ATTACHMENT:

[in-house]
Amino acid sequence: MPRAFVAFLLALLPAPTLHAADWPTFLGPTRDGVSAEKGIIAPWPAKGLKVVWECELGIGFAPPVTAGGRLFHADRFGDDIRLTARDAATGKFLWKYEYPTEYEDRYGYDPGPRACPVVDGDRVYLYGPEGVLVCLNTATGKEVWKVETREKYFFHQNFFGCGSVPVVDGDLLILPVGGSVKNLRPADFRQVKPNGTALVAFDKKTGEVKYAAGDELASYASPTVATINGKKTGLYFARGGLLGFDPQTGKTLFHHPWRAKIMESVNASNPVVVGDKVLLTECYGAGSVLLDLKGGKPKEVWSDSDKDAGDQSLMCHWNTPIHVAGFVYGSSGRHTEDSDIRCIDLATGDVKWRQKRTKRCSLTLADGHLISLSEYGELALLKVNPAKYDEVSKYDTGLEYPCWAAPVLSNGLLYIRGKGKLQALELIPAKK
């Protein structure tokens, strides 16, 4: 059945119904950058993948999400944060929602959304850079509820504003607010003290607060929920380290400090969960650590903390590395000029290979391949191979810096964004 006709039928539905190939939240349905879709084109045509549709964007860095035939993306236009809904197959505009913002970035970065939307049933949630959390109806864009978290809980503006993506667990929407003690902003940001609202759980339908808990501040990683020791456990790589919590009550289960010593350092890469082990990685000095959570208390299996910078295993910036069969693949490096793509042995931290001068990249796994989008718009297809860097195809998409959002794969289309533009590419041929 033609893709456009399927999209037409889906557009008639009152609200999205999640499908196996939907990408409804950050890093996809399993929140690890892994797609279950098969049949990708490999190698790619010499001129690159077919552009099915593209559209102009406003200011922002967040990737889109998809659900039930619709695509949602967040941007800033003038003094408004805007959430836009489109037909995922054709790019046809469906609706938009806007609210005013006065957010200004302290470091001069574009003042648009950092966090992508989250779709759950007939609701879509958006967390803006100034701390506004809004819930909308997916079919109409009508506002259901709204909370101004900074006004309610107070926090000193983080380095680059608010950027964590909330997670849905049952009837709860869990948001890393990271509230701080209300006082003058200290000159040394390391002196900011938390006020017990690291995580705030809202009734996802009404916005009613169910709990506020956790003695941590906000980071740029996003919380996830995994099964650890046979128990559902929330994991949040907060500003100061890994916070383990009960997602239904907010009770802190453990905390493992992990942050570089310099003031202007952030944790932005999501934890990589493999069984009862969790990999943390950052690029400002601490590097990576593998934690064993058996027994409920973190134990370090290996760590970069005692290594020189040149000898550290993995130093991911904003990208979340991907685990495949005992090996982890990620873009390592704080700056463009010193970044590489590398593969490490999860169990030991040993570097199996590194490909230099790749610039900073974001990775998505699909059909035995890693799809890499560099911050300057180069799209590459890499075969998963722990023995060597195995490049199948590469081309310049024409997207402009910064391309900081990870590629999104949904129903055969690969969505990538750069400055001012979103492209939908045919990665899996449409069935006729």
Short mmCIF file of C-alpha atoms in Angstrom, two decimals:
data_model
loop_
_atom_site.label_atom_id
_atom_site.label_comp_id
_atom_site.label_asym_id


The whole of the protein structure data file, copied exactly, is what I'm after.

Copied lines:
[in-house]
Amino acid sequence: MPRAFVAFLLALLPAPTLHAADWPTFLGPTRDGVSAEKGIIAPWPAKGLKVVWECELGIGFAPPVTAGGRLFHADRFGDDIRLTARDAATGKFLWKYEYPTEYEDRYGYDPGPRACPVVDGDRVYLYGPEGVLVCLNTATGKEVWKVETREKYFFHQNFFGCGSVPVVDGDLLILPVGGSVKNLRPADFRQVKPNGTALVAFDKKTGEVKYAAGDELASYASPTVATINGKKTGLYFARGGLLGFDPQTGKTLFHHPWRAKIMESVNASNPVVVGDKVLLTECYGAGSVLLDLKGGKPKEVWSDSDKDAGDQSLMCHWNTPIHVAGFVYGSSGRHTEDSDIRCIDLATGDVKWRQKRTKRCSLTLADGHLISLSEYGELALLKVNPAKYDEVSKYDTGLEYPCWAAPVLSNGLLYIRGKGKLQALELIPAKK
């Protein structure tokens, strides 16, 4: 059945119904950058993948999400944060929602959304850079509820504003607010003290607060929920380290400090969960650590903390590395000029290979391949191979810096964004 006709039928539905190939939240349905879709084109045509549709964007860095035939993306236009809904197959505009913002970035970065939307049933949630959390109806864009978290809980503006993506667990929407003690902003940001609202759980339908808990501040990683020791456990790589919590009550289960010593350092890469082990990685000095959570208390299996910078295993910036069969693949490096793509042995931290001068990249796994989008718009297809860097195809998409959002794969289309533009590419041929 033609893709456009399927999209037409889906557009008639009152609200999205999640499908196996939907990408409804950050890093996809399993929140690890892994797609279950098969049949990708490999190698790619010499001129690159077919552009099915593209559209102009406003200011922002967040990737889109998809659900039930619709695509949602967040941007800033003038003094408004805007959430836009489109037909995922054709790019046809469906609706938009806007609210005013006065957010200004302290470091001069574009003042648009950092966090992508989250779709759950007939609701879509958006967390803006100034701390506004809004819930909308997916079919109409009508506002259901709204909370101004900074006004309610107070926090000193983080380095680059608010950027964590909330997670849905049952009837709860869990948001890393990271509230701080209300006082003058200290000159040394390391002196900011938390006020017990690291995580705030809202009734996802009404916005009613169910709990506020956790003695941590906000980071740029996003919380996830995994099964650890046979128990559902929330994991949040907060500003100061890994916070383990009960997602239904907010009770802190453990905390493992992990942050570089310099003031202007952030944790932005999501934890990589493999069984009862969790990999943390950052690029400002601490590097990576593998934690064993058996027994409920973190134990370090290996760590970069005692290594020189040149000898550290993995130093991911904003990208979340991907685990495949005992090996982890990620873009390592704080700056463009010193970044590489590398593969490490999860169990030991040993570097199996590194490909230099790749610039900073974001990775998505699909059909035995890693799809890499560099911050300057180069799209590459890499075969998963722990023995060597195995490049199948590469081309310049024409997207402009910064391309900081990870590629999104949904129903055969690969969505990538750069400055001012979103492209939908045919990665899996449409069935006729």
Short mmCIF file of C-alpha atoms in Angstrom, two decimals:
data_model
loop_
_atom_site.label_atom_id
_atom_site.label_comp_id
_atom_site.label_asym_id